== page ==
Fashion
  • Text Jake Hall
  • Photography Ieva Lasmane
  • 5th January 2020

head down… walk straight

Throughout the course of his twenty-plus-year career, Hussein Chalayan has developed a number of design signatures. These were prevalent throughout his FW20 menswear collection, defined largely by clean, architectural lines, unorthodox draping techniques and a muted colour palette, which let the silhouettes steal the spotlight.

In terms of staging and presentation, Chalayan kept it simple. His Mayfair flagship was transformed into a temporary show-space for models to walk out, their entrance soundtracked by a voice repeating simple instructions: “head down… walk straight.” The designer later explained that these were generally the prompts running through his mind when he walks through the city, but they were interspersed with song – a nod to indigenous Australians, who mark their route (known as a ‘dreaming track’) by singing the land into existence.

This was an attempt by Chalayan to reframe his worldview and imagine his brand in an alien context, but ultimately these were utilitarian, hard-working clothes designed to be worn – which sounds obvious, but takes on new meaning in the context of Chalayan’s back catalogue. For FW00, he transformed a coffee table into a fully-functional skirt; the season prior to that featured the iconic ‘airplane dress’ of fibreglass and tulle, which transformed on the runway.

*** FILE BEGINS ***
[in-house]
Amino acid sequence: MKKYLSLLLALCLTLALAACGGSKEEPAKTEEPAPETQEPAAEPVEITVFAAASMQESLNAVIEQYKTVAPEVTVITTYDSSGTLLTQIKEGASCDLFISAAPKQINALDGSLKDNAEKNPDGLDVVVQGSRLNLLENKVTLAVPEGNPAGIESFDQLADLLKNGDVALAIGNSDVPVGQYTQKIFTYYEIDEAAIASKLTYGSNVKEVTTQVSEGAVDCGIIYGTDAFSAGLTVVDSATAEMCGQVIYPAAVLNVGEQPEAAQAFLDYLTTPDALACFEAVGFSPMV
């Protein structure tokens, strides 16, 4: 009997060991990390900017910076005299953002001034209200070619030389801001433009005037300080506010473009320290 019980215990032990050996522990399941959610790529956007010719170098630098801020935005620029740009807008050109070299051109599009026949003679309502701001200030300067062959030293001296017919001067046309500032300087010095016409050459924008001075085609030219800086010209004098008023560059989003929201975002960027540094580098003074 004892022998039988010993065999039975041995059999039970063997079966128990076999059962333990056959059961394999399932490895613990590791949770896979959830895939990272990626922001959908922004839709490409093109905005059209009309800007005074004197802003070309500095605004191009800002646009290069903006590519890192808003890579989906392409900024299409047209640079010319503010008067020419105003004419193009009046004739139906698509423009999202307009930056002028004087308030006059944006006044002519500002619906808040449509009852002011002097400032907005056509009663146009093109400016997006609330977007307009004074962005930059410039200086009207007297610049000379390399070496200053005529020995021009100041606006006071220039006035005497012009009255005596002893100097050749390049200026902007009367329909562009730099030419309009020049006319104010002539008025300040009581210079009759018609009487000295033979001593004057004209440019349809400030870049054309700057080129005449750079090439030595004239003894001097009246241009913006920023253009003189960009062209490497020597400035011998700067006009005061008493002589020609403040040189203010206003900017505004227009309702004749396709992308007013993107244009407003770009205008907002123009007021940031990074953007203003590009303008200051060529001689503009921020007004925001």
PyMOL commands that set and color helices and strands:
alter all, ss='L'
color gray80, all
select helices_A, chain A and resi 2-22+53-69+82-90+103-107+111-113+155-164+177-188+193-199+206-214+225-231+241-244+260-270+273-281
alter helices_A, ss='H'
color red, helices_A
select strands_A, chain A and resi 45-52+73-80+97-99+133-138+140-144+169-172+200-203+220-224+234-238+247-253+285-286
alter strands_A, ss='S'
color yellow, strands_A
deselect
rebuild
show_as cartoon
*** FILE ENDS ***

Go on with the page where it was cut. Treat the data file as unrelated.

His designs are still undeniably forward-thinking – even the ingenious cutting of a shirt gave the effect of a collar draped over another shirt, which was tucked into matching trousers to create the distant illusion of a full jumpsuit. The tailoring was sharp, the trousers were voluminous and a series of ‘Boloni x Chalayan’ pieces referenced an upcoming furniture collaboration with the Chinese company, which Chalayan says shares his ethos and vision.

As for sustainability, Chalayan affirmed that his creation process is often zero-waste – that no scrap of fabric is wasted. This is a step in the right direction, and it is true that textile innovation and sustainability technology have a long way to go. Still, it’s hard not to imagine the magic that Chalayan could conjure if he committed himself fully to the cause. He’s heralded as a fashion visionary for good reason; with his eye for the avant-garde and unflinchingly conceptual approach, his creative mind could go a long way in stretching the limits of fashion that’s truly sustainable in every way.